Holy anger management, Batman!
I’ve read about some fictional mean girls, in my day, but Rita Williams-Garcia’s Dominique from Jumped takes the crown.
It got me thinking about mean girls and the role they play in YA fiction.
About four years ago, mean was really in. Gossip Girl hit its zenith and every time I took my then ten-year-old daughter clothes shopping, I was accosted by those snarky Happy Bunny shirts. The kind with the smiling or scowling white bunny rabbit saying stuff like “You’re stupid…go away,” and other unsavory snittery.
My daughter thought the shirts were hilarious, but because she was hitting middle school age, when being haughty and obnoxious can be at its peak, the shirts disgusted me.
I saw the humor in them, sure. But because they seemed to be specifically targeted at an age-group that needed no help being obnoxious it offended my sensibilities.
Now that she’s in high school and can better understand the sarcasm, bitter wit behind such things, I’m more likely to allow a snarky tee or two. Although, lately she’s been more in a Peace, Love and Soul mode.
Mean shirts aren’t her thing. Mean isn’t her thing, period, and never has been. But there are mean girls out there and thus it would be disingenious not to portray them in YA fiction.
While some may say that real-life mean girl behavior, like this reported by the NY Times, could be blamed on fictional portrayals I say pish and shaw!
No matter how you feel about mean girl depictions, to deny their existence (and well before TV or books put them on stage) is akin to digging a hole and sticking your head in it.
I think mean girls in fiction are meant to represent the very real fact that – not everyone is going to like you. And sometimes the reason people dislike us may be totally nonsensical.
The basketball-loving, take no guff Dominique, of Jumped, is by far the scariest and most dangerous example of a mean girl. She’s the type that scares not only students, but faculty. The type that needs therapy and nurturing and lots of it to squash her inner demons.
But, then there are girls like Blair Waldorf of Gossip Girl who are mean only because they’re so insecure the only way they’re able to boost their self-esteem is to shred someone else’s. When you break it down, Blair is less a bonafide mean girl than a passive-agressive frenemy.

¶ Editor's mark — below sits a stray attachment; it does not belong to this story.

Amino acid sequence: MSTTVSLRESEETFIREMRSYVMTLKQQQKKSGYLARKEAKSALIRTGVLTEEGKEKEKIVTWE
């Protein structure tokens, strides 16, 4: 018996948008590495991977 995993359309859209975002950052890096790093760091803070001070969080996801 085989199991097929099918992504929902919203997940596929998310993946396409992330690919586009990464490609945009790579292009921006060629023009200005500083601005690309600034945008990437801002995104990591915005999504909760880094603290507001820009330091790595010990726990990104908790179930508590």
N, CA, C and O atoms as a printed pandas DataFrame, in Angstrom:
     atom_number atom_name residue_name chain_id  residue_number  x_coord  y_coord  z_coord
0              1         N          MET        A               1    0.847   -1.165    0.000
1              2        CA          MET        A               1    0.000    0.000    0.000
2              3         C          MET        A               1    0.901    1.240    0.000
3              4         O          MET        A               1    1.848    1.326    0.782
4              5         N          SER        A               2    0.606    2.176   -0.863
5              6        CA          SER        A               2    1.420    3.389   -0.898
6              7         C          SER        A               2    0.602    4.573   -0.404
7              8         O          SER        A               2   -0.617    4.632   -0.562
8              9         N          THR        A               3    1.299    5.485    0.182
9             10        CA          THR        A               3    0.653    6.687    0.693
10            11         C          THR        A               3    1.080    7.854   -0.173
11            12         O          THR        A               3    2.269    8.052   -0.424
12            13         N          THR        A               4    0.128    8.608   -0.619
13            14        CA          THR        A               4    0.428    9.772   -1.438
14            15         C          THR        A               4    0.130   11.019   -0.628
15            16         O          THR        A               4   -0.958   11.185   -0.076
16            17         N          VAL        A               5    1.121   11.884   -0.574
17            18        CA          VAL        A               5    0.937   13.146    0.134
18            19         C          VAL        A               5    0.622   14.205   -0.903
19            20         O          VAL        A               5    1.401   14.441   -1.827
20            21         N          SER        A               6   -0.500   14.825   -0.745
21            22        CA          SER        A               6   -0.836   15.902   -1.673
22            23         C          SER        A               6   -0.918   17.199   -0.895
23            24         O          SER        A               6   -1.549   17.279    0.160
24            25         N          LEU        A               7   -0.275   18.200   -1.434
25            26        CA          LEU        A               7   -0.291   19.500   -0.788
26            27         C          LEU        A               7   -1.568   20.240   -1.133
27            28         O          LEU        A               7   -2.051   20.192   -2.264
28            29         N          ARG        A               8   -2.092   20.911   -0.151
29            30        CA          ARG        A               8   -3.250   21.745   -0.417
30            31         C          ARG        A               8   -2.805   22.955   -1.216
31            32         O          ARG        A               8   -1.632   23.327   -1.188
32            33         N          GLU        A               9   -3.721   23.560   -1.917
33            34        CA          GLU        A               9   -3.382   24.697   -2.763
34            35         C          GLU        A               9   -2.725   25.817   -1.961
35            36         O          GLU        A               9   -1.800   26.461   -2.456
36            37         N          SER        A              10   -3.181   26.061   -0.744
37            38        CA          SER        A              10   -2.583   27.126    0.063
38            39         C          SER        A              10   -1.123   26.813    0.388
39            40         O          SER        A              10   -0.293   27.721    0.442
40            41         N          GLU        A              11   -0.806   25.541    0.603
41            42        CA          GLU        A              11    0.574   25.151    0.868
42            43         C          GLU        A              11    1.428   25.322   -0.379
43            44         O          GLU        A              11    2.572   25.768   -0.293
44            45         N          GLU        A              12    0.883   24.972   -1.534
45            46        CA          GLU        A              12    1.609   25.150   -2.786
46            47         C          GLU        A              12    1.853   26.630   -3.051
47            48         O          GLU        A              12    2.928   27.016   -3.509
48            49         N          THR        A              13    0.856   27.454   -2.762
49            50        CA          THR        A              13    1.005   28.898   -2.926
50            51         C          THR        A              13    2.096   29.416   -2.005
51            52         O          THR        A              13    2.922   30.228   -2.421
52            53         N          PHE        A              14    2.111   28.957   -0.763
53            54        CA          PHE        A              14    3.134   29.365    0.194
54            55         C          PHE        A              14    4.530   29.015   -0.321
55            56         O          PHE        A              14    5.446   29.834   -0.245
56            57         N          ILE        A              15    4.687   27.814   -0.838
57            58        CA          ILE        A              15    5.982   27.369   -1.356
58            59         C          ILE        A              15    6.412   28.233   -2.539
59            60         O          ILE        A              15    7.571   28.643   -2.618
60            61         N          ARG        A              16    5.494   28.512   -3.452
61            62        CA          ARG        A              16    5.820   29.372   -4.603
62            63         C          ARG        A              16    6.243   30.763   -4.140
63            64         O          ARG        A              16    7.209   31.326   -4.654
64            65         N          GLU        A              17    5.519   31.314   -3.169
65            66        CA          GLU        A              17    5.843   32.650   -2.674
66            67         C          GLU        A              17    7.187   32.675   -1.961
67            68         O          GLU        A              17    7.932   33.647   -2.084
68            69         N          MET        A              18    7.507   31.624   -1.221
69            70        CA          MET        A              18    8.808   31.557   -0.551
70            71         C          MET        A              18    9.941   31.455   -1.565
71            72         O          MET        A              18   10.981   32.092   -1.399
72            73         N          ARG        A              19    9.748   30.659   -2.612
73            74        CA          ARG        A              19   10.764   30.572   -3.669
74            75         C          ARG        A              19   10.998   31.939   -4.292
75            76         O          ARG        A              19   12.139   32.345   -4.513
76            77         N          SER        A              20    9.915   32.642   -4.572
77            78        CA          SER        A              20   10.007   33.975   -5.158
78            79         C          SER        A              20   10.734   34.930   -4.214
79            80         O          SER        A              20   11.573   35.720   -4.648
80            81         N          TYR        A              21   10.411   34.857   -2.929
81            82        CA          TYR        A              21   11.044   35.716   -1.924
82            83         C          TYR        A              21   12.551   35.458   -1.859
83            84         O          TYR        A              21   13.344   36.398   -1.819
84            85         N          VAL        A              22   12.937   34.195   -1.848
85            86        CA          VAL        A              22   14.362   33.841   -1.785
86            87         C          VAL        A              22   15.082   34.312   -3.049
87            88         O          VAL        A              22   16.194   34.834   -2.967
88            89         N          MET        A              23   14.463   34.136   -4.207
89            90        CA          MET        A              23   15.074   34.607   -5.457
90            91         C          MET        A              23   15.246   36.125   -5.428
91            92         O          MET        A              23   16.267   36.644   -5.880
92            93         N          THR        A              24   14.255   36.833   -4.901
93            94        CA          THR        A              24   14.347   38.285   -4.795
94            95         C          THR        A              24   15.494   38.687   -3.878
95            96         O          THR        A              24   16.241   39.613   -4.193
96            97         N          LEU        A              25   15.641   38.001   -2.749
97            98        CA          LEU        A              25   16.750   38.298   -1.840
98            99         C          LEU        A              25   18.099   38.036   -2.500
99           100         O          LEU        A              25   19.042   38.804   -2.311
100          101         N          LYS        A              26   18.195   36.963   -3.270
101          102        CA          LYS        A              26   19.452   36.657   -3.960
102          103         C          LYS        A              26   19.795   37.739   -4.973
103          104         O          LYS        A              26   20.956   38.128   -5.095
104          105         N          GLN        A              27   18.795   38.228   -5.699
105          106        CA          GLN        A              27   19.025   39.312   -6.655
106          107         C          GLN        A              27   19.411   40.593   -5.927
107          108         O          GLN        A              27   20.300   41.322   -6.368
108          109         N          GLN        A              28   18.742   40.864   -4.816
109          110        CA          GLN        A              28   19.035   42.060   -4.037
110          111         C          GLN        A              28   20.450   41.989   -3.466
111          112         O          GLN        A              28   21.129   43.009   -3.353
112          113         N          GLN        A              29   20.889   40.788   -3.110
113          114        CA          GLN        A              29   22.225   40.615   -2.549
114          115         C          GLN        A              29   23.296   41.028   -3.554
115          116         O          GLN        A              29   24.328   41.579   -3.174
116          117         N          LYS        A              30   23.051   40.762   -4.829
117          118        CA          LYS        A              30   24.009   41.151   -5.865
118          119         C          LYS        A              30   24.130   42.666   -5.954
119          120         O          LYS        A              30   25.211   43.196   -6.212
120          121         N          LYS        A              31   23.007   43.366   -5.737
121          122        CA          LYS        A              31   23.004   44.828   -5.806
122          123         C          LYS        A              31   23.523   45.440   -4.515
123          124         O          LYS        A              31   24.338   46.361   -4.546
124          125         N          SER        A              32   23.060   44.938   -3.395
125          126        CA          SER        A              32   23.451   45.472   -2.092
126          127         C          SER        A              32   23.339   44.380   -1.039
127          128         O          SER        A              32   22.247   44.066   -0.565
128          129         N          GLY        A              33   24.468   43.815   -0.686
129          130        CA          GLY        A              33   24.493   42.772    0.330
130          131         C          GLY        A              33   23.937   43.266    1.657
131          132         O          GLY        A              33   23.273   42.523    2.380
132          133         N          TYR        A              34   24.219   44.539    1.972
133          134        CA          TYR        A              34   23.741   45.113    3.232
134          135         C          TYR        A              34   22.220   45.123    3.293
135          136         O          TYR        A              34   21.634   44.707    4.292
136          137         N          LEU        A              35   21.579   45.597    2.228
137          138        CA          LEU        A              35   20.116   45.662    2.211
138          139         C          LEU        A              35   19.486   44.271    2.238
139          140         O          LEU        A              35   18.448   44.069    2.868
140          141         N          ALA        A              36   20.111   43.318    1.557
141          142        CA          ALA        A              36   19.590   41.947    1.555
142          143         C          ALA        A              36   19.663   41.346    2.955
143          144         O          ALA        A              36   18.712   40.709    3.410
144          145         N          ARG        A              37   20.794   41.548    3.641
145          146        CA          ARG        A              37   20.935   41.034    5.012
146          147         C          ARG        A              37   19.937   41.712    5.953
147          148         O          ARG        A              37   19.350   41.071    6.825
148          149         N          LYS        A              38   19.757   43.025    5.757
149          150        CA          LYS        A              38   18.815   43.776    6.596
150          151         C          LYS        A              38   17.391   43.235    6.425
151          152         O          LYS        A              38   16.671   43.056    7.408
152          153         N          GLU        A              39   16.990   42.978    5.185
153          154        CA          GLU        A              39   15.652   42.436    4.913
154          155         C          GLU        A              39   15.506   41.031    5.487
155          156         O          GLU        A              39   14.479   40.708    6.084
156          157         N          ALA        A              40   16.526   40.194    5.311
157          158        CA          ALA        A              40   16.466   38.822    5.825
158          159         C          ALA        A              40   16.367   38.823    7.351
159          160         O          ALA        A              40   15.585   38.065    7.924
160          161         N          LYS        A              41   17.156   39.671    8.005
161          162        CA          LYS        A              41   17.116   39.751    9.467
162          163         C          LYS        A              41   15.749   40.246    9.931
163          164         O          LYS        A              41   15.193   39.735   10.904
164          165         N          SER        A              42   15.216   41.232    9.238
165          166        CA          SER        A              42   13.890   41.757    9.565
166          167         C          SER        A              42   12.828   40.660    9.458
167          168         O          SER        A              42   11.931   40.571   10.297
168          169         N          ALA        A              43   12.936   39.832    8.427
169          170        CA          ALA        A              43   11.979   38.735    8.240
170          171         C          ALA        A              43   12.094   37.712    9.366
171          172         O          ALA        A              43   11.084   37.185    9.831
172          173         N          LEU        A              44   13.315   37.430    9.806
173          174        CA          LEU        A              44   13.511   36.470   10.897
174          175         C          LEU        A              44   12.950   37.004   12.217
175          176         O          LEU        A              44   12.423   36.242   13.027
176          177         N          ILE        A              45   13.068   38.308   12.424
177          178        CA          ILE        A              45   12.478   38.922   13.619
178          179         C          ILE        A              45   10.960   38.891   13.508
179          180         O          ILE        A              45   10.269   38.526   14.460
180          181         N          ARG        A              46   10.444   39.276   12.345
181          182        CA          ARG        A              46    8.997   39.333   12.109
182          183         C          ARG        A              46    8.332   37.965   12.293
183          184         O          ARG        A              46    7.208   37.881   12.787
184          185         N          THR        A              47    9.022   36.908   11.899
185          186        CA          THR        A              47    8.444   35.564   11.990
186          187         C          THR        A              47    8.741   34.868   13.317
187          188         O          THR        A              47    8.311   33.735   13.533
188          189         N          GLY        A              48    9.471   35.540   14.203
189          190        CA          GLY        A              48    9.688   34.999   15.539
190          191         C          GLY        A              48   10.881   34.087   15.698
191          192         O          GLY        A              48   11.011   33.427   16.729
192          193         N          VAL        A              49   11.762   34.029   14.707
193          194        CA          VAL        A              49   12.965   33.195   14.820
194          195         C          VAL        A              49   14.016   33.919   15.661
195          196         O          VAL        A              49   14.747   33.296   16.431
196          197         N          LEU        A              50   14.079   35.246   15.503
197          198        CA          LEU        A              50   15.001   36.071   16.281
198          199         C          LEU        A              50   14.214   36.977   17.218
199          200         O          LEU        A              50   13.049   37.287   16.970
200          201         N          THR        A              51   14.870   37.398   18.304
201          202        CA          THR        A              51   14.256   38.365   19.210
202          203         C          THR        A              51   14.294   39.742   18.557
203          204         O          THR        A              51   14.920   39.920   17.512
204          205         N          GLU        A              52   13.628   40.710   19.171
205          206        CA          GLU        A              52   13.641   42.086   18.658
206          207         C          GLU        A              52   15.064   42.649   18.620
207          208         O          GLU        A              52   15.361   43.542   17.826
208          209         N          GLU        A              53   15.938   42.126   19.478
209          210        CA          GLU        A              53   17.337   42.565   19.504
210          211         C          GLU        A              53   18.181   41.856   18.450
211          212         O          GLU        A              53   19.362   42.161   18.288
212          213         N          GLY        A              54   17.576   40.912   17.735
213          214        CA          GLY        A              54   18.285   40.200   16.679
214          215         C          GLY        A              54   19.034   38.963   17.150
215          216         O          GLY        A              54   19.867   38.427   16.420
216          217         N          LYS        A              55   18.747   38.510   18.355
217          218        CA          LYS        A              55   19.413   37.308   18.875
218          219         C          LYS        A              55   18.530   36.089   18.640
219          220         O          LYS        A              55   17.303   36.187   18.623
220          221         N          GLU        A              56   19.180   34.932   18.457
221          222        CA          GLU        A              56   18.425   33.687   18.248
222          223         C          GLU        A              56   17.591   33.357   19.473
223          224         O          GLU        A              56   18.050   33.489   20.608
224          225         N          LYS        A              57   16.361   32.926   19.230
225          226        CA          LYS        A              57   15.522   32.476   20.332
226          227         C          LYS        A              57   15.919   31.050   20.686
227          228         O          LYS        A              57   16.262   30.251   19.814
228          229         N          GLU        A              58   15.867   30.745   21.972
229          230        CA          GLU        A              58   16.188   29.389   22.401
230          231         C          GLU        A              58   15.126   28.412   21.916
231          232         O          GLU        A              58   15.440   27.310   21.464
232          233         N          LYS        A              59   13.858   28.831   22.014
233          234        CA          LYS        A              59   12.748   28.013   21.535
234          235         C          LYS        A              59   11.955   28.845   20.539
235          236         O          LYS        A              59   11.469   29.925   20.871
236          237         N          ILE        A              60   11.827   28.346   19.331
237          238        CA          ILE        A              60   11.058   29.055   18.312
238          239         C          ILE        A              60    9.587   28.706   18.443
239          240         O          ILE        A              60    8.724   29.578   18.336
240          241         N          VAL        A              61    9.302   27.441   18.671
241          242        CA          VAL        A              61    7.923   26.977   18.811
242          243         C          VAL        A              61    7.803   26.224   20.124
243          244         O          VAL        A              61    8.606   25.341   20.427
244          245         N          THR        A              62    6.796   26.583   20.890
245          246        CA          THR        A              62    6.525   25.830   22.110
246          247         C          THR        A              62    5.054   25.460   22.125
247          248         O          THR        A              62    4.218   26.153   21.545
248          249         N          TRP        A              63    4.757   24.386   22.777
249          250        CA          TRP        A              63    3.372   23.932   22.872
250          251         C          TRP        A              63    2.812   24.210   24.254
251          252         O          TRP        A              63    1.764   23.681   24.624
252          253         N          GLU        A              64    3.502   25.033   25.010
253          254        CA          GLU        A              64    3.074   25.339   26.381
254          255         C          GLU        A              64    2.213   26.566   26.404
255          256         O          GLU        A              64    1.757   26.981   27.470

Jessica Johnson, the mean girl who shows her face in So Not The Drama and That’s What’s Up! of my Del Rio Bay series is yet another example of someone using meanness as a shield. Jess is a misguided, materialistic wannabe who uses haughty snobbery to hide the fact that she’s scared mindless she’ll be replaced in her clique by a student whose parents have the “proper” prestige and purse size.
Sophie, of Just Listen, is nothing more than a kid desperate to find someone to cling to. Her need to befriend kids older than herself and her eventual obsession with a leech of a boyfriend, smacks of middle child syndrome gone horribly wrong. She wants attention and gets it by treating others like dirt (negative attention is attention all the same, right?).
When readers meet these fictional bullies, they’re able to process how the story goes down in a safe haven – their own mind. It’s allows them time to ask themselves how they would manage in a similiar situation. What they’d be willing to put up with as this person’s target or in some cases, as their friend.
I mentored girls at a local high school for six years, I know first-hand that the scenario played out in Jumped happens way more than it should. But, as evidenced by the above examples, mean girlerly exists in many forms.
I’d like to see more African American teen books tackle the topic – especially in realms where it doesn’t lead to violence, as the mental and emotional torture these girls cause is as hurtful as physical harm.
If you know of others, please pass along titles of “brown” mean girl depictions in the comments below. Remember to leave the book title and author name.
Paula Chase Hyman is the author of the Del Rio Bay, YA series. Her latest release is, Flipping The Script (Dafina 2009), the series’ fifth and final book. She was never a mean girl, but played one on TV.